TFE invites you to learn about these wonderful species, bottlenose dolphin, birds and humpback whale. Here download field guides to these species written by Dr. Fernando Félix.
And the Handbook Guide to learn about our Ecuadorian Coast written by Ruby Centeno.
CONSERVATION OF THE ECUADORIAN BIODIVERSITY
Time for English and Spanish supports the conservation of the “Protected Forest El Paraíso Hill” in Guayaquil and also promotes responsible whale watching. In this page you can download for free two books written by Fernando Felix addressing these issues.
The “El Paraiso” reserve was created in 1989, but its extension has been reducing due to the pressure exerted by urban growth. The reserve originally had a surface of 420 hectares but currently is 299 hectares of which 160 are forest. This reserve contains the last remnant of the Ecuadorian native coastal forest within the urban perimeter of Guayaquil.
This stunning forest has lost connectivity with the coastal mountain range that finalize in the Estero Salado (estuary), affecting mainly to mid-size and large mammals who need extensive areas. El Paraiso forest does not contain monkeys nor deers, only small mammals such as squirrels, opossum and bats. However, there is an important diversity of birds, some of them in risk of extinction; that is why it is necessary to make efforts to protect this area from destructive human activities such as logging, fires and informal settlements.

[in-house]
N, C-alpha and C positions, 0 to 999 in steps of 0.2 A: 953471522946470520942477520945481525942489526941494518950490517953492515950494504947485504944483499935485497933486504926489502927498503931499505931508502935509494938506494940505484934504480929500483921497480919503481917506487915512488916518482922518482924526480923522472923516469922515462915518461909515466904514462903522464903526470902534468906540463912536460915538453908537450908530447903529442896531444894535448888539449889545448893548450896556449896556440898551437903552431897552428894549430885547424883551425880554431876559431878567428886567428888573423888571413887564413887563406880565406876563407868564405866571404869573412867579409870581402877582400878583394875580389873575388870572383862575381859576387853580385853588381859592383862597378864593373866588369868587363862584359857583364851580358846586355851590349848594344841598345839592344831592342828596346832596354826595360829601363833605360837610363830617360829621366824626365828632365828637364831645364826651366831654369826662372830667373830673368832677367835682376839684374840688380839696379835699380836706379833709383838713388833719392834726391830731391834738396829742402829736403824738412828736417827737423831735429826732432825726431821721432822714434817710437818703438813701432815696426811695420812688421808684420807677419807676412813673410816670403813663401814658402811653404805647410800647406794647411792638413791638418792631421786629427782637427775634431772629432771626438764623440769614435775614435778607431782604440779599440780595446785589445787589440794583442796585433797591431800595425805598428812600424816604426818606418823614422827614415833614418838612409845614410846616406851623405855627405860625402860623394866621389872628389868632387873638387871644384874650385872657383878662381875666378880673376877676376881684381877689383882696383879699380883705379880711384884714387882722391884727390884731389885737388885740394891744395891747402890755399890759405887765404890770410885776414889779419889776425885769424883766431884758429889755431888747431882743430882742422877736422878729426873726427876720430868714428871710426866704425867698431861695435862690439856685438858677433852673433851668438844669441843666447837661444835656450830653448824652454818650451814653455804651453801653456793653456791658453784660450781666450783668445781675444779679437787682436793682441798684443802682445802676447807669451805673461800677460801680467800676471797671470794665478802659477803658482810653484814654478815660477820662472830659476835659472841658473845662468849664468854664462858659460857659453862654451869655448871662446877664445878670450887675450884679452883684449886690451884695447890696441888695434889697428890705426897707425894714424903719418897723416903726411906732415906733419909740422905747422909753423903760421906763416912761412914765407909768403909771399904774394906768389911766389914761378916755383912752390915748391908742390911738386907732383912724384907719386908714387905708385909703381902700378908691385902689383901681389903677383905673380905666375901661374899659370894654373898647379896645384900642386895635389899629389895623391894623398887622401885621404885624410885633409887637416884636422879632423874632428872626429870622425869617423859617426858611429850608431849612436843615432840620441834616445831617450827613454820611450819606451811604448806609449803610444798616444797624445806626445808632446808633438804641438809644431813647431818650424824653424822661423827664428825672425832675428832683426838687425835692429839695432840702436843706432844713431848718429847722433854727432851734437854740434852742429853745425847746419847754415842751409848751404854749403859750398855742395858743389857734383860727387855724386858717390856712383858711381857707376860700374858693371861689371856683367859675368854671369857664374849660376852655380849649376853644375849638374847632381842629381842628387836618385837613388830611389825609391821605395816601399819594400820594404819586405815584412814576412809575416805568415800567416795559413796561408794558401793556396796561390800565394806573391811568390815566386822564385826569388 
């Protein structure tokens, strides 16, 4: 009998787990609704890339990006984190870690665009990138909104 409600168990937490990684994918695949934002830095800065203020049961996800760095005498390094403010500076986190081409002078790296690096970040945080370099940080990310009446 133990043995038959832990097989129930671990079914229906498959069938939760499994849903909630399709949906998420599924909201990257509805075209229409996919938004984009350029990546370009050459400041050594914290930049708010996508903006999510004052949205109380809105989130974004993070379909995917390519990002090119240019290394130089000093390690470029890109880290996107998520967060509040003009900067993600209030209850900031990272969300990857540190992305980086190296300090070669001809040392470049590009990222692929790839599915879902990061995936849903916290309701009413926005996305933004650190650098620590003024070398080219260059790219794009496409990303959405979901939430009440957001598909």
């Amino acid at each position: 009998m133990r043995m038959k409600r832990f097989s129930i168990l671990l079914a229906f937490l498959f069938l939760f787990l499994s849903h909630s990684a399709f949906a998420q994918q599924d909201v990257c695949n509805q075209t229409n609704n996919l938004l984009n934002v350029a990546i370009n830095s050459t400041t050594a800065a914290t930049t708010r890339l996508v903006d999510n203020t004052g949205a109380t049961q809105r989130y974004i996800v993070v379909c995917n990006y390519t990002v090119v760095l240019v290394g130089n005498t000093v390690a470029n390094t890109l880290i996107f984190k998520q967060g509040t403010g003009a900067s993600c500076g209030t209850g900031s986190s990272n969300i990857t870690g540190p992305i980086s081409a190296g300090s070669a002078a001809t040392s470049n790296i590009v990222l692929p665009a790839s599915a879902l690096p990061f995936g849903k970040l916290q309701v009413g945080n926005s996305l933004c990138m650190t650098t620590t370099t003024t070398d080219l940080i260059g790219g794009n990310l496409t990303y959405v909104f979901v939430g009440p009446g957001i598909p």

Humpback whales arrive every single year to the Ecuadorian Coast between June and October looking for tropical waters for breeding. They belong to the Southeastern Pacific stock which migrates along the west South America coast from Antarctic where feeding grounds are located and the tropical zone between Ecuador and Panama where reproduce. Humpback whales are huge animals reaching 16 m in length and up to 40 tons in weight. All the reproductive process occurs in tropical waters, and calves born after 12 months of gestation.
Whalewatching started in Ecuador in 1994 and is so popular that dozens of thousands people go to the sea to admire these animals in the wilderness every year. The humpback whale is a coastal species; so it is not necessary to go that far into the ocean to find them. In some strategic sites it is possible to watch the whales from the coast. Humpbacks are famous because they like to breach out the water and hit the surface whit flukes and flippers.
The approach of tourist boats could be a potential threat for whales if this process is not made with responsibility. Specific regulations on the procedure to watch whales have been developed in order to keep a safe distance and to limit the time with the animals. Despite regulations, this is not enough if tourists, skippers and all involved in the activity do not follow them.
Students attending the Spanish Courses can participate in cultural activities such as dolphin and bird observation and whale research.
(At very convenience price).
For further information about our field trips, feel free to contact us.
Download for free our
FOR FURTHER INFORMATION, CLICK IN HERE:
and an Executive will assists you: